When the tasks of mourning are accomplished, we can then remember the deceased without pain, though we may still experience some sadness.
Moving through the process of mourning can sometimes be eased by finding support from our social and cultural practices as well as from perhaps more personal resources. Seeking support and using these resources can help us recover from the death of a loved one.
Participate in Social and Cultural Rituals
Cultural practices seem to acknowledge the wisdom of expressing grief, though not all cultures handle this expression in the same way. Many cultures surround the death of one of its members with elaborate ceremony while others acknowledge the loss more privately.
The cultural rituals for dealing with death (e.g., wakes, funerals, etc.) seem designed to offer us an opportunity to express our sadness in the socially and culturally accepted manner. They can give other people the opportunity to comfort us and show concern as a way to remind us that we have other loving connections, that life goes on, and that we are not alone in our feelings of loss and grief. Participating in the ceremony and ritual of bereavement also seems to aid family and friends in the adjustment to such a personal loss.
Some families and friends choose to create their own rituals to commemorate the birthday or day of death of their loved one. A visit to the gravesite, lighting a candle. and special gatherings are ways bereaved individuals can support one another and share memories.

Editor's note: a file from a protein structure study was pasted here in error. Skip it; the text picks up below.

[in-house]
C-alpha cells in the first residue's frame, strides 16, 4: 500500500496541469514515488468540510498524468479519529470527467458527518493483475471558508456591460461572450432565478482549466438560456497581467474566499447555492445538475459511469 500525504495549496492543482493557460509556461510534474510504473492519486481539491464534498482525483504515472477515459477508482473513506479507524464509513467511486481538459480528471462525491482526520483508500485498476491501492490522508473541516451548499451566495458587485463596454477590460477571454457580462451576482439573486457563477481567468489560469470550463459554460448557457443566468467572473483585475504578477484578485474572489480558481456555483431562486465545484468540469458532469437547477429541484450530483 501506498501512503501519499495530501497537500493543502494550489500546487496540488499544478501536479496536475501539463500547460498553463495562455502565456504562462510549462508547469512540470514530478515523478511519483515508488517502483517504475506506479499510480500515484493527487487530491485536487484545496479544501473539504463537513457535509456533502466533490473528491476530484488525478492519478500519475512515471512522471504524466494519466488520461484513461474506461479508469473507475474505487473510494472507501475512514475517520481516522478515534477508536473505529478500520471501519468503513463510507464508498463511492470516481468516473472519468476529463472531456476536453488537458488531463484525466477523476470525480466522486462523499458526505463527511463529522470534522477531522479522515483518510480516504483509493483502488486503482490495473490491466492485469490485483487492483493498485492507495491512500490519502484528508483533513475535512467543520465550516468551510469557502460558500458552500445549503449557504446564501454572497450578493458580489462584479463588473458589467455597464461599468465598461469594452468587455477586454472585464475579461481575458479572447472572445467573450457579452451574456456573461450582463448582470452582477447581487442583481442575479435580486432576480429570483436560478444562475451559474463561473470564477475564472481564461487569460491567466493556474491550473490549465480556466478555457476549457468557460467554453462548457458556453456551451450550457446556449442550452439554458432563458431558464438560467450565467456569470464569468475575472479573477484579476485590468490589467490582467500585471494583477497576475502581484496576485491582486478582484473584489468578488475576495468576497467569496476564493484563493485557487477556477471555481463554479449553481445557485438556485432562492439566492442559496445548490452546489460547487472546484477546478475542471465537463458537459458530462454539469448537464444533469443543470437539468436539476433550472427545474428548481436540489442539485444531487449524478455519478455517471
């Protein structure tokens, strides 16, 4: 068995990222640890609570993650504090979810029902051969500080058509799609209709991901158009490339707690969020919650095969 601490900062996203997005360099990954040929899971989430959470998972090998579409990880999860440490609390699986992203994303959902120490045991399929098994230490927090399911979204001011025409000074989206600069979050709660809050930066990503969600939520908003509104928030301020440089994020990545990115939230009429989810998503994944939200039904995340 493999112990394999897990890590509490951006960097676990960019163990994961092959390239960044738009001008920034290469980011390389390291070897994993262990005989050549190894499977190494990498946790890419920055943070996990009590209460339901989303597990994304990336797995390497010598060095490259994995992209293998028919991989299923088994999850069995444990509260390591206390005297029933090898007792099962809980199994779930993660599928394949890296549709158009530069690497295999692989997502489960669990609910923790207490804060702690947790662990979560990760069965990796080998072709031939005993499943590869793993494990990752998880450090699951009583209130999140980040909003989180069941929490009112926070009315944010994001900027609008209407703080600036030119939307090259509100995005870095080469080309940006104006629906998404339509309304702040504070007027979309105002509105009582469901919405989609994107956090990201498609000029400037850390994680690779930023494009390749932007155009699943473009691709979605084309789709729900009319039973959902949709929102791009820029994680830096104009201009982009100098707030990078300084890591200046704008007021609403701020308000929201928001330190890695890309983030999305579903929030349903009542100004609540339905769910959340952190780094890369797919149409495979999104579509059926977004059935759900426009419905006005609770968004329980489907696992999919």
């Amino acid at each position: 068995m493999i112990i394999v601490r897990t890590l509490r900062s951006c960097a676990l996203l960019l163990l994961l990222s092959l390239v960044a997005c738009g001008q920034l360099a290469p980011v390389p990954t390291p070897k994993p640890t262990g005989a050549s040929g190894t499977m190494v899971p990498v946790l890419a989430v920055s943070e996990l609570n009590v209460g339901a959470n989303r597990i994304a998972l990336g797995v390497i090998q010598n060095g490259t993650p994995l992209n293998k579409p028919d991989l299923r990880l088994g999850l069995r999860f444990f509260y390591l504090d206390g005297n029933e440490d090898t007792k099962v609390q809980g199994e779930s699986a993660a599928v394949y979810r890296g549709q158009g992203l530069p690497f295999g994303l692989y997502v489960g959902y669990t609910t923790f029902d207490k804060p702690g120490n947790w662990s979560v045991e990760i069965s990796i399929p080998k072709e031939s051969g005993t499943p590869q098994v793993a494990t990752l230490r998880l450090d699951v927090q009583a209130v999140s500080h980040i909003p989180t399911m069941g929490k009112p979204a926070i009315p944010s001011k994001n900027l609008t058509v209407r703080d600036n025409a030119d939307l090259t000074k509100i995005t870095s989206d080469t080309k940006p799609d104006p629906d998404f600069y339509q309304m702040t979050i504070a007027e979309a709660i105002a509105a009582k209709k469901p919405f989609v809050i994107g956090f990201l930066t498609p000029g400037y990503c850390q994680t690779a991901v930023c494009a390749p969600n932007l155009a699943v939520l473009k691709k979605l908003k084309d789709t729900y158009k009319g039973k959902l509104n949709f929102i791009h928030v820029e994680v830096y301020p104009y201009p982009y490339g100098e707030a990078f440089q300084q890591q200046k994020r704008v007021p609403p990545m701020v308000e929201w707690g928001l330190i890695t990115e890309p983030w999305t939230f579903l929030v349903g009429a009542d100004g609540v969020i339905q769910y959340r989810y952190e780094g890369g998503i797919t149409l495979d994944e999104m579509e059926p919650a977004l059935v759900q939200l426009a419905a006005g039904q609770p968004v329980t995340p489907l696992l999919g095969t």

Find and Use Support Systems
Finding the support of family members and sharing the pain of loss with them can make a tremendous difference, even though not every family member will handle the loss in the same way.
Sometimes when a member of the family dies, other family members have difficulty talking with each other about the death. This is partly due to the painful feelings and also partly due to the belief that somehow talking will "upset" others even more. Thus family members may feel cut off from each other at precisely the time when they need to feel close and be supportive of each other.
Individuals who have survived the death of a family member or others close to the family consistently stress the importance of talking, remembering, crying, and sharing feelings with their family. This seems to have been a very significant part of recovering from the grief.
Friends are another source of support. One of the best ways to help yourself is to talk about your loss with someone who is caring and concerned, someone who can understand your need to talk about it. Often just talking with a close friend can soften the feelings of losing a spouse, lover, good friend, or family member. Sharing thoughts and feelings can help to maintain relationships that can counteract some of the feelings of loneliness a death evokes.